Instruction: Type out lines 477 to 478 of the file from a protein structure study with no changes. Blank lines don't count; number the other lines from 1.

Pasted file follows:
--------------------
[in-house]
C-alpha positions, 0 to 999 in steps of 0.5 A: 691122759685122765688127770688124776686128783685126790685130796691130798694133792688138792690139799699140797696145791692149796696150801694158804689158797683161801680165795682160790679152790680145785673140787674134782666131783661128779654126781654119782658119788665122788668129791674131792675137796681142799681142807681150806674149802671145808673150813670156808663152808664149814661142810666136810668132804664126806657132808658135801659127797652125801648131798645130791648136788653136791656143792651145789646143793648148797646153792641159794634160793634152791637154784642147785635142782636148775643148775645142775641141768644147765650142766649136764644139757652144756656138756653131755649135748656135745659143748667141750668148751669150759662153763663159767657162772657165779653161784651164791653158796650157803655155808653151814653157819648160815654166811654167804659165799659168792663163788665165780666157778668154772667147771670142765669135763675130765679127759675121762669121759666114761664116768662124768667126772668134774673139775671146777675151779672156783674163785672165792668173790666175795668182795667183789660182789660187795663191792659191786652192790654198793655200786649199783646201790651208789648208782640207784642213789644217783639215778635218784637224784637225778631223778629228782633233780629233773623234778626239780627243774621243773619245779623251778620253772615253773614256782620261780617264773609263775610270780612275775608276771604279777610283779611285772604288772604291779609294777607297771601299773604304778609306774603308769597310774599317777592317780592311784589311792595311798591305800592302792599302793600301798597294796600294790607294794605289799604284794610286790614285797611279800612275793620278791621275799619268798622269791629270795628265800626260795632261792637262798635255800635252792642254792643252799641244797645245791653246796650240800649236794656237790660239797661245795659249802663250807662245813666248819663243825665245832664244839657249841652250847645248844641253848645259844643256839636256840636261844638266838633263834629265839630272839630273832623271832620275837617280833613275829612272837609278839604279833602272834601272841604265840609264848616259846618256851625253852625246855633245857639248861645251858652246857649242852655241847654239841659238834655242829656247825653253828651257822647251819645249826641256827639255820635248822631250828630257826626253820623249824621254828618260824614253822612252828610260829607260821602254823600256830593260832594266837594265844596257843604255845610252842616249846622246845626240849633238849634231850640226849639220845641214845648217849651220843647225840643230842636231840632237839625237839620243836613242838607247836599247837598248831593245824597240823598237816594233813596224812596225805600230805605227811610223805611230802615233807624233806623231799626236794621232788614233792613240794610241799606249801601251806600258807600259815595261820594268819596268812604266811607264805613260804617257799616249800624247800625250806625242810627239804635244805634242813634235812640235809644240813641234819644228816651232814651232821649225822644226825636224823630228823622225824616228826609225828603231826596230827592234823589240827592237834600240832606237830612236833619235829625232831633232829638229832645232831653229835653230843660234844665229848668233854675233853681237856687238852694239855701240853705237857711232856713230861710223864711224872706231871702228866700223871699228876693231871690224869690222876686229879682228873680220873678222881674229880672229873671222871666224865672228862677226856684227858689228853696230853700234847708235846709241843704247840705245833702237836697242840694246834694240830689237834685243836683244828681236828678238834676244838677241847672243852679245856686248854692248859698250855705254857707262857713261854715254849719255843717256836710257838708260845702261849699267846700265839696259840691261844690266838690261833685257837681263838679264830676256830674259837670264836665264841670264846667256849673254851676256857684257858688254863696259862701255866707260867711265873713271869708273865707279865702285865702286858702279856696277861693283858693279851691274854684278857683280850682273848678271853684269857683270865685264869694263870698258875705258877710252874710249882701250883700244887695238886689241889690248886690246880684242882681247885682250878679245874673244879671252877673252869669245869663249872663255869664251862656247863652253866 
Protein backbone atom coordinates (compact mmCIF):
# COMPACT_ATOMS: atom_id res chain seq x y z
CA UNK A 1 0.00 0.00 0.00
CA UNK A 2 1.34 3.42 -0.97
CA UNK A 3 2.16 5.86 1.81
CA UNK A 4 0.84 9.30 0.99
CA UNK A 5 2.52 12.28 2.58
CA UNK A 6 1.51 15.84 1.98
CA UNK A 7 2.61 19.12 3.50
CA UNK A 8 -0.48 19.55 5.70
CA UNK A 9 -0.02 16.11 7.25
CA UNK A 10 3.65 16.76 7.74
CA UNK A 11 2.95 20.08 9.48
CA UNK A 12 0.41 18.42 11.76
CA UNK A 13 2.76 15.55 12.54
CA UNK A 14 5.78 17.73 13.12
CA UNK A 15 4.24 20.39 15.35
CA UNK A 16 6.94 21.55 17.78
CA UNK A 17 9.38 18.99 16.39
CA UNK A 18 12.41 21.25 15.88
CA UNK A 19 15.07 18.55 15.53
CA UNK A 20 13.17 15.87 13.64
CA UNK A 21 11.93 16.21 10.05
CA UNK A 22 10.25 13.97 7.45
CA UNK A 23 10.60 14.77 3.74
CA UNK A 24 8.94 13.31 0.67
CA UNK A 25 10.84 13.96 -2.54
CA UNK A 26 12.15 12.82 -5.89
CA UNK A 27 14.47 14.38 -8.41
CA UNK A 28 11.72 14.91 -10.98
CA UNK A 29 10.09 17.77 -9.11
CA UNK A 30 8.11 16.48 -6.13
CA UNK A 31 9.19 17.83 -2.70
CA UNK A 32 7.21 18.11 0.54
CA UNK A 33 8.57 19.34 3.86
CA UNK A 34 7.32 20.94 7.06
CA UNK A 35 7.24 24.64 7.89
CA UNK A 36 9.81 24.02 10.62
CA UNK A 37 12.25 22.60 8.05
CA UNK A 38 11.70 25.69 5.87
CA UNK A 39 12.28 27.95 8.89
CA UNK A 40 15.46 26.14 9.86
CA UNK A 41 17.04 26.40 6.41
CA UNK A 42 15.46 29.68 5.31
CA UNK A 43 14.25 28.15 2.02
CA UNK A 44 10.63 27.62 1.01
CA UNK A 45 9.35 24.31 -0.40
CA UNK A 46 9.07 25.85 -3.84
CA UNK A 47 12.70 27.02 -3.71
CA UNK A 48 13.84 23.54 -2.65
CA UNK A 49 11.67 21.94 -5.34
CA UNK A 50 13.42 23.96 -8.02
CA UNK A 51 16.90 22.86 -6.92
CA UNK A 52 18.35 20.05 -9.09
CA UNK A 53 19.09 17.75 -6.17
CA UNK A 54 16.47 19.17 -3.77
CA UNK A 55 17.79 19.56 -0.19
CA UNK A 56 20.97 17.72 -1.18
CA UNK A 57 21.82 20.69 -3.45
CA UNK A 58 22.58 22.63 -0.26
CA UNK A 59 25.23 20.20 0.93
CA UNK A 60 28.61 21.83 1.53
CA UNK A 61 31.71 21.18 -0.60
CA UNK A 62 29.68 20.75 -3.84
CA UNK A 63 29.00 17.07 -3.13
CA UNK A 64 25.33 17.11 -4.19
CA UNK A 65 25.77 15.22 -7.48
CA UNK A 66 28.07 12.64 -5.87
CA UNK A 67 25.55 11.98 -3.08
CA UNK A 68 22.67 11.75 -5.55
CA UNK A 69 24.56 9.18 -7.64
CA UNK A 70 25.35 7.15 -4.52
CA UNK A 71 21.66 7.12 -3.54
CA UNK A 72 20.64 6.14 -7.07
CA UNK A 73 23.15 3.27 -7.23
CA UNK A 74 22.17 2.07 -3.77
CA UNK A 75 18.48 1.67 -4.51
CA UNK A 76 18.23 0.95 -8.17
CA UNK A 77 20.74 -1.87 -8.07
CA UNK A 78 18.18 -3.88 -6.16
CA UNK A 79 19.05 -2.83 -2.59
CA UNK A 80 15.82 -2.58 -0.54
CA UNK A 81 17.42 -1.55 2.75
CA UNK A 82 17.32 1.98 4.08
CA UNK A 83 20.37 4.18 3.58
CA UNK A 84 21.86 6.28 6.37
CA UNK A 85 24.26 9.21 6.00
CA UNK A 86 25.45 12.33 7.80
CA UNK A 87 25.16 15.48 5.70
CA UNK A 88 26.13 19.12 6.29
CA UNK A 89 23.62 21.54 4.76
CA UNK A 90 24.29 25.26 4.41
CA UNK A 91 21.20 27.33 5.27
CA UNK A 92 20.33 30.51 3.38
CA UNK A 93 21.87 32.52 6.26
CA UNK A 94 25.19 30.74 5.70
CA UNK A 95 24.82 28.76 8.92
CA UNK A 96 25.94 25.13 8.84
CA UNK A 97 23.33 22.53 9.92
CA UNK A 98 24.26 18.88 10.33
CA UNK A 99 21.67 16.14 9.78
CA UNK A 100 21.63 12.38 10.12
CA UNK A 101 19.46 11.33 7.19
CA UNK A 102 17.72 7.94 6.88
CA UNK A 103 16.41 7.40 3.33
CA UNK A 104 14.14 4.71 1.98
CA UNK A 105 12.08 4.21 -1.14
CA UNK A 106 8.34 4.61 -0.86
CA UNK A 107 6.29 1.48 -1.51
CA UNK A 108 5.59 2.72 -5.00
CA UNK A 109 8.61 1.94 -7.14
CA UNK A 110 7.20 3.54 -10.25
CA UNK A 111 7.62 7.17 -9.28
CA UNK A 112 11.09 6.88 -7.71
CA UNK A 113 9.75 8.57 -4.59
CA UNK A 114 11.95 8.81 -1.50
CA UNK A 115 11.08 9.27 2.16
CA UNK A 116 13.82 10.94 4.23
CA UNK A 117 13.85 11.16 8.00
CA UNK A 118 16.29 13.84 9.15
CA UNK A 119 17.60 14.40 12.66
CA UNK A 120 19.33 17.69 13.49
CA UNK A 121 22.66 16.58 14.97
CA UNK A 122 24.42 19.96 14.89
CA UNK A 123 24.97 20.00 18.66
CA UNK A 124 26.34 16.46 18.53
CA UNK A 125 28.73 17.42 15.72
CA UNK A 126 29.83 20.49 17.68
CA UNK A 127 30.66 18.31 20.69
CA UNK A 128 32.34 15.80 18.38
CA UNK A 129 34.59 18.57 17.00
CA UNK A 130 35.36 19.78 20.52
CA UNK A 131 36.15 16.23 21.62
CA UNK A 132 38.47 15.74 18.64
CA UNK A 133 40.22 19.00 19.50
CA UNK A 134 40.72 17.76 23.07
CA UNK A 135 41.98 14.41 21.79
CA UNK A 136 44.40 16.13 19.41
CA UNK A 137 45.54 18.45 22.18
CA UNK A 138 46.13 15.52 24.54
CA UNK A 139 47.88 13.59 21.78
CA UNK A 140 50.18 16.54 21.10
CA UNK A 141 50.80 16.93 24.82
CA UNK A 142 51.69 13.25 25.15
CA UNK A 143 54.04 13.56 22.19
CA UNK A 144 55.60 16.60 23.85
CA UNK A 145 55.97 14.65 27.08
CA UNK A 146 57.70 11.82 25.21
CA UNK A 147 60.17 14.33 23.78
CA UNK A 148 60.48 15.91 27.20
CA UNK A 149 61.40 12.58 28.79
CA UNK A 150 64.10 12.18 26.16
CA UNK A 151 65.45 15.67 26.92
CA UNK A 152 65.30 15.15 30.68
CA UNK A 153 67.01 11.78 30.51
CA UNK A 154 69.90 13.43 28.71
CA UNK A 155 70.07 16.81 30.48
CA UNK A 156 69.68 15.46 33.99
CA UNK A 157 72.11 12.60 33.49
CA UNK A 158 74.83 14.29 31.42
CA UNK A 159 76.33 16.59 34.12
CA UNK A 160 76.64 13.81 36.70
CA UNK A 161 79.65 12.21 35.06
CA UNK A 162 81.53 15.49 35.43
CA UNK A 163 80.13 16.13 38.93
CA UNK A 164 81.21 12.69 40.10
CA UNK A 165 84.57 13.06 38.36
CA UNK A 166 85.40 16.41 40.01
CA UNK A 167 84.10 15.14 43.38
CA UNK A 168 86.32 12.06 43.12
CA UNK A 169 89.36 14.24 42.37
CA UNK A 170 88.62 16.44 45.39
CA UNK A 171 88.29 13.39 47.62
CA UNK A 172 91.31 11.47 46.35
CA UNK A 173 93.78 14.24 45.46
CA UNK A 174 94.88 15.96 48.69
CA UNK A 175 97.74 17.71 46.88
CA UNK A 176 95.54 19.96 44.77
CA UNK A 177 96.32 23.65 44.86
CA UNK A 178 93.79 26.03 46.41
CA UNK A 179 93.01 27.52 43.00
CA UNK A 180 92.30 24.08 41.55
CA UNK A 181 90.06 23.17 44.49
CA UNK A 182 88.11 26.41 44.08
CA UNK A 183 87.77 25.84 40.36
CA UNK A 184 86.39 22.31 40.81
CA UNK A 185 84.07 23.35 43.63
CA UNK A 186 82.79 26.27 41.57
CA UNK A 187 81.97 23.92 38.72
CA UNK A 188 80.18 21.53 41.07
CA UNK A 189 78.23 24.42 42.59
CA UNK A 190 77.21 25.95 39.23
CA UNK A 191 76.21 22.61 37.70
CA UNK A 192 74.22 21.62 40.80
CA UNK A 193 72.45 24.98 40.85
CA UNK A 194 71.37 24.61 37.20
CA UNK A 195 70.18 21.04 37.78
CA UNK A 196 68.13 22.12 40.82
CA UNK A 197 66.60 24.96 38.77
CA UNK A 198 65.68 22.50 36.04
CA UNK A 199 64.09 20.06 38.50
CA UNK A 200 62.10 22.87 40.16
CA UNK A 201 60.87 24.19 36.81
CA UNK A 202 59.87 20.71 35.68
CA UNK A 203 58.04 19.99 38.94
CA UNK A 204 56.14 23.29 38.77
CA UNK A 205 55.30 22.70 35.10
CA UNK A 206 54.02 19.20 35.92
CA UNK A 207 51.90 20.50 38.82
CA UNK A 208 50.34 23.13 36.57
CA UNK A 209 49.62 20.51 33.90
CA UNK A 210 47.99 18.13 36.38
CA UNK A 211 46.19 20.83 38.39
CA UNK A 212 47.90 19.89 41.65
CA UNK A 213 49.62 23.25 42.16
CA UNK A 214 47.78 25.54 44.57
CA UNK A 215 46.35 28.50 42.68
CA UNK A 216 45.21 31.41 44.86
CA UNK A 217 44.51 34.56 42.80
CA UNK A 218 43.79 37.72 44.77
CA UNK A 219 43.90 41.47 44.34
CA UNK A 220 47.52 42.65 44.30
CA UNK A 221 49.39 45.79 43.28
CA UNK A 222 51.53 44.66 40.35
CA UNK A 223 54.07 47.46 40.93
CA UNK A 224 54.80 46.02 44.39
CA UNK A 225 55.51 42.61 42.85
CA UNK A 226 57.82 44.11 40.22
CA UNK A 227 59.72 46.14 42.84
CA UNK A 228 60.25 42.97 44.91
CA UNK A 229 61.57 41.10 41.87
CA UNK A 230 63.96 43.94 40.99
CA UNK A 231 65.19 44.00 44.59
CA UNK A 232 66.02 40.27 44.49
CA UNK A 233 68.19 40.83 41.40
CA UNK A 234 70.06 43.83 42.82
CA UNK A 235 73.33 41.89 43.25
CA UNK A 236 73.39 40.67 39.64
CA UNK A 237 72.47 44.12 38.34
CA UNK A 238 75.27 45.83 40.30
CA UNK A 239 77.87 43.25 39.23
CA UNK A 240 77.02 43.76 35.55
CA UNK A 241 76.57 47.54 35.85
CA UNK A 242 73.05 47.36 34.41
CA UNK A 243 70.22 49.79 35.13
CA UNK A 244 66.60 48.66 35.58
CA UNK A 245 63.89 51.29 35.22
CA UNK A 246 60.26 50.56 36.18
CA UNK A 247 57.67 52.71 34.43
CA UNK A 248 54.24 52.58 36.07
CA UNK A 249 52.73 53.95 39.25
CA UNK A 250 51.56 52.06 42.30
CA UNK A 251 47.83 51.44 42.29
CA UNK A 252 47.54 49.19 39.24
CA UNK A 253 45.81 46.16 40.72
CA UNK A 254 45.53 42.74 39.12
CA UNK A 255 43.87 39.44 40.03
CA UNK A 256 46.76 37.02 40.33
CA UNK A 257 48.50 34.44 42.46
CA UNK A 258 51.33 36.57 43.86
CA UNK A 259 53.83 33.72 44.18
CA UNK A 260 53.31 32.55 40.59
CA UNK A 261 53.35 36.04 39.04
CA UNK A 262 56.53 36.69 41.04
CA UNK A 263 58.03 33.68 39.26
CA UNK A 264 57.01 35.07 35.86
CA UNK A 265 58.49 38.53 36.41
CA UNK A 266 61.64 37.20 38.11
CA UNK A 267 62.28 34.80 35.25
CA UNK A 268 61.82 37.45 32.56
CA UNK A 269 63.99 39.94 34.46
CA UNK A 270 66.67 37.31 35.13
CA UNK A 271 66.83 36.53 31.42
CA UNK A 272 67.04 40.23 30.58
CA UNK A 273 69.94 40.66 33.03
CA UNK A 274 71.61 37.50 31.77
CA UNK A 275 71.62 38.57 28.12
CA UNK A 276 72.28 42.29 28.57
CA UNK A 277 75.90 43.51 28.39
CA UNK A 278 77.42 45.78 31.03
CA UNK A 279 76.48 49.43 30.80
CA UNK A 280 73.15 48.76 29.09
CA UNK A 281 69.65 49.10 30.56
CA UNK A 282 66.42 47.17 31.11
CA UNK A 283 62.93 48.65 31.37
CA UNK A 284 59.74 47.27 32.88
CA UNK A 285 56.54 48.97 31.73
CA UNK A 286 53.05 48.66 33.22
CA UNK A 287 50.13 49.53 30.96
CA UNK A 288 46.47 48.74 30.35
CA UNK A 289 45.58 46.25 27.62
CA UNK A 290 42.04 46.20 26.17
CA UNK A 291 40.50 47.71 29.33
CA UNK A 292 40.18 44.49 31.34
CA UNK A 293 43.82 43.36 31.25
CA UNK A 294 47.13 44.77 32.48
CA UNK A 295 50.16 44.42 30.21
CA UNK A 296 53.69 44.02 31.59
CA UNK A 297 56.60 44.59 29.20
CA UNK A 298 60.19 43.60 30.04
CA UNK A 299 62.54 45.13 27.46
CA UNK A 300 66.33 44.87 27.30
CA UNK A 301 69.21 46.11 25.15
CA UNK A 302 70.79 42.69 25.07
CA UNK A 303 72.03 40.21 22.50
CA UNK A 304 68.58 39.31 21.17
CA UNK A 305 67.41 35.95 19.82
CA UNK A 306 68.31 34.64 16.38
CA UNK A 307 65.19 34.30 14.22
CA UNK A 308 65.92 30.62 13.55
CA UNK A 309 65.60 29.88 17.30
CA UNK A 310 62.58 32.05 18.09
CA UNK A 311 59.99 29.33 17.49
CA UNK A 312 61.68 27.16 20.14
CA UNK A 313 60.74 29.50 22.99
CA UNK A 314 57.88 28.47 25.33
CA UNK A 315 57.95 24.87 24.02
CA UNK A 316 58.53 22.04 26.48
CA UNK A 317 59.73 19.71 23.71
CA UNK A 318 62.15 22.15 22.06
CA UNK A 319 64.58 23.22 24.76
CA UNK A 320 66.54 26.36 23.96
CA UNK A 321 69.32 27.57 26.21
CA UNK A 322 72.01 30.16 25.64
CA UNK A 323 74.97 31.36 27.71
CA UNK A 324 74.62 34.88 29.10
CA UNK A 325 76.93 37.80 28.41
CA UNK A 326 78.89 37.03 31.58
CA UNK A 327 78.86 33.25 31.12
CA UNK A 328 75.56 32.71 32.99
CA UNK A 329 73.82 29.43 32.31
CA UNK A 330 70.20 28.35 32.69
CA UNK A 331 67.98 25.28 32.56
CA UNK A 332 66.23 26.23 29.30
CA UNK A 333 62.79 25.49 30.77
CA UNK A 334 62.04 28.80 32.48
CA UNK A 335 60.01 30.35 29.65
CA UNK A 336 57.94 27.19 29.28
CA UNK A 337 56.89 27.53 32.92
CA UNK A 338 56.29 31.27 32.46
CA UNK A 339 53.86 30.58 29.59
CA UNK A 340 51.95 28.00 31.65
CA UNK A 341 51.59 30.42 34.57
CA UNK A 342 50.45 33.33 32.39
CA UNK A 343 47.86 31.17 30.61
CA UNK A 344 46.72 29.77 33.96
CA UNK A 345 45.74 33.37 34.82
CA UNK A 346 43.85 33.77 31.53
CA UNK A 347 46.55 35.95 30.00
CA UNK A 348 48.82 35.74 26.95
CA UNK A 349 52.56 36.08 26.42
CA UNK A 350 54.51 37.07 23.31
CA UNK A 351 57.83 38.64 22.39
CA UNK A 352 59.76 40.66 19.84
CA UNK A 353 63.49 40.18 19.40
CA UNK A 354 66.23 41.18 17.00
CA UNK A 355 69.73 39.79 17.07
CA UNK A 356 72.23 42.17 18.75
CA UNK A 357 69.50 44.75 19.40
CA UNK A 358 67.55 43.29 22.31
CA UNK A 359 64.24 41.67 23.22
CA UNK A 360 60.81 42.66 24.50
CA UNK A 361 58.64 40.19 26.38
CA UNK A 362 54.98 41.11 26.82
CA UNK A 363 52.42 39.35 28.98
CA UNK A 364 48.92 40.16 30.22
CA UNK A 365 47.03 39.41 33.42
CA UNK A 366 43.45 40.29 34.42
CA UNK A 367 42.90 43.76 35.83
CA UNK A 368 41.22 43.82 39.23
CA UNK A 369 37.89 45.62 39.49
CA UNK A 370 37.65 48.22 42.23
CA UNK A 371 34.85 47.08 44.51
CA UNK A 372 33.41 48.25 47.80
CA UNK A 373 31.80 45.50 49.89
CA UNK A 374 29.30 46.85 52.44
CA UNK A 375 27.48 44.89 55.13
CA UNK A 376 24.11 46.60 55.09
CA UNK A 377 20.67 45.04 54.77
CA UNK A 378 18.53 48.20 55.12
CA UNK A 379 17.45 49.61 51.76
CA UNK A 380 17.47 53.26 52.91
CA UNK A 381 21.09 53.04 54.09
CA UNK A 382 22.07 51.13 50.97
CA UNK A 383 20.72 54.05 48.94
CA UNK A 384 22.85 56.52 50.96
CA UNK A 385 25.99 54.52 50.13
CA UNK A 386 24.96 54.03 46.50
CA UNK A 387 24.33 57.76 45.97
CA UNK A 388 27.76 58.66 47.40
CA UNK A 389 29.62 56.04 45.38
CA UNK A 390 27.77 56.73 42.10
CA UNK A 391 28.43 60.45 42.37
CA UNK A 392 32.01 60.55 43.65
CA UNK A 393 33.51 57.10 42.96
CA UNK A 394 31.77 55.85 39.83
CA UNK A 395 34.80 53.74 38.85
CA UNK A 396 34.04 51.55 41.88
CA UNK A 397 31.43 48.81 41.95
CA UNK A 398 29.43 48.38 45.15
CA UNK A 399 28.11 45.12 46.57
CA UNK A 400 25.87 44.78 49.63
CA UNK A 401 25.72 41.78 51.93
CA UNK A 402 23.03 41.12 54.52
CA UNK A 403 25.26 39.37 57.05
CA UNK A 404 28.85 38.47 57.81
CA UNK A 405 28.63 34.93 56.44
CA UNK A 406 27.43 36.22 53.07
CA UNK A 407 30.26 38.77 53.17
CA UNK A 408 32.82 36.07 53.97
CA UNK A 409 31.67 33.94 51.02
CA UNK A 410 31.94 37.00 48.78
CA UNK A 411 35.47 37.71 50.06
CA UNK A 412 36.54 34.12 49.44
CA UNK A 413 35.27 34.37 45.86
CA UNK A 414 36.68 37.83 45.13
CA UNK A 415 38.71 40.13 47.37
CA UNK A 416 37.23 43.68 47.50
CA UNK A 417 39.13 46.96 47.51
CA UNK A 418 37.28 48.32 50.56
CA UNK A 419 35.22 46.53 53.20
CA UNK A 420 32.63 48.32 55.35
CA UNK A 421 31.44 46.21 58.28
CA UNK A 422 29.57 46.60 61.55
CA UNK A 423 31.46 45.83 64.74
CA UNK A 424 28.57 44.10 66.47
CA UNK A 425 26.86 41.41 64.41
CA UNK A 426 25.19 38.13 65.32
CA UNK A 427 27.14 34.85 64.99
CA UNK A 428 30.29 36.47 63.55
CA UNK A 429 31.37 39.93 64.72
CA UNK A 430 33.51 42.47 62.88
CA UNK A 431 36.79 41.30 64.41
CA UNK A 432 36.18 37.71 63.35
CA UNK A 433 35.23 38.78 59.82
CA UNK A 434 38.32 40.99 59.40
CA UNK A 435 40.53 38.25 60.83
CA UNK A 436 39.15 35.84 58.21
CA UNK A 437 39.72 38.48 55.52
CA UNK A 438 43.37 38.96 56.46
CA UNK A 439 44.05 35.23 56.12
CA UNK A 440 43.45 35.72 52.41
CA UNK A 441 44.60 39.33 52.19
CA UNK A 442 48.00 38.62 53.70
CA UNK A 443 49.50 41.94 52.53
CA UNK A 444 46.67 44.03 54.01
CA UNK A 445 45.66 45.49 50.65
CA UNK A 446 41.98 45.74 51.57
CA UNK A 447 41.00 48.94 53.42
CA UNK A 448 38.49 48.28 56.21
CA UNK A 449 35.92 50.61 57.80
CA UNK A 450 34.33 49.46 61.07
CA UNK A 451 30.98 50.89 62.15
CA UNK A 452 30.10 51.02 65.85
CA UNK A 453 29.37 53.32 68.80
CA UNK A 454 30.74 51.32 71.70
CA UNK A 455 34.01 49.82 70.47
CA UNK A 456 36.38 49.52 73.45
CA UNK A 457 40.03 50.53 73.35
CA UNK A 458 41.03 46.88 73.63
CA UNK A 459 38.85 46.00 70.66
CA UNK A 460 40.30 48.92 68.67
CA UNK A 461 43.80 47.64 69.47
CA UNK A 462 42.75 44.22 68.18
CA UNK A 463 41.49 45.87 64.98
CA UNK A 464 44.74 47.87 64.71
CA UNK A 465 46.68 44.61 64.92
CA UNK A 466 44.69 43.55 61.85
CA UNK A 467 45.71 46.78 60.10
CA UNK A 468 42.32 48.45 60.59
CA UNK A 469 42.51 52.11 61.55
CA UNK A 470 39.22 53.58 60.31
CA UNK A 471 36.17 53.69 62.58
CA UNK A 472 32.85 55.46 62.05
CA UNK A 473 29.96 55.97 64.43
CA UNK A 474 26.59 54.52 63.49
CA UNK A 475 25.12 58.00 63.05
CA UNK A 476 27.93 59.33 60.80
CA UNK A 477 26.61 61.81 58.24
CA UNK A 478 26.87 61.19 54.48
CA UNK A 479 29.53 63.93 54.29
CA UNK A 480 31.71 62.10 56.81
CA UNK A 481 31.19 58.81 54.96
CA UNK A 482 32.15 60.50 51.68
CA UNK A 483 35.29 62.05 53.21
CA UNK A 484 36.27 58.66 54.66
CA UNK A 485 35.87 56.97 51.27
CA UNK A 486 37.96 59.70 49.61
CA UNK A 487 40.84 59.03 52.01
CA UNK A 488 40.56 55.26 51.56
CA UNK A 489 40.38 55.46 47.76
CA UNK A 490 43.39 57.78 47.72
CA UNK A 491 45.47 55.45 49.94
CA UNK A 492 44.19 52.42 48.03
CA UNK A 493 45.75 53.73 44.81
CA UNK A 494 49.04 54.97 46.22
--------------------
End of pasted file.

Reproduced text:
CA UNK A 473 29.96 55.97 64.43
CA UNK A 474 26.59 54.52 63.49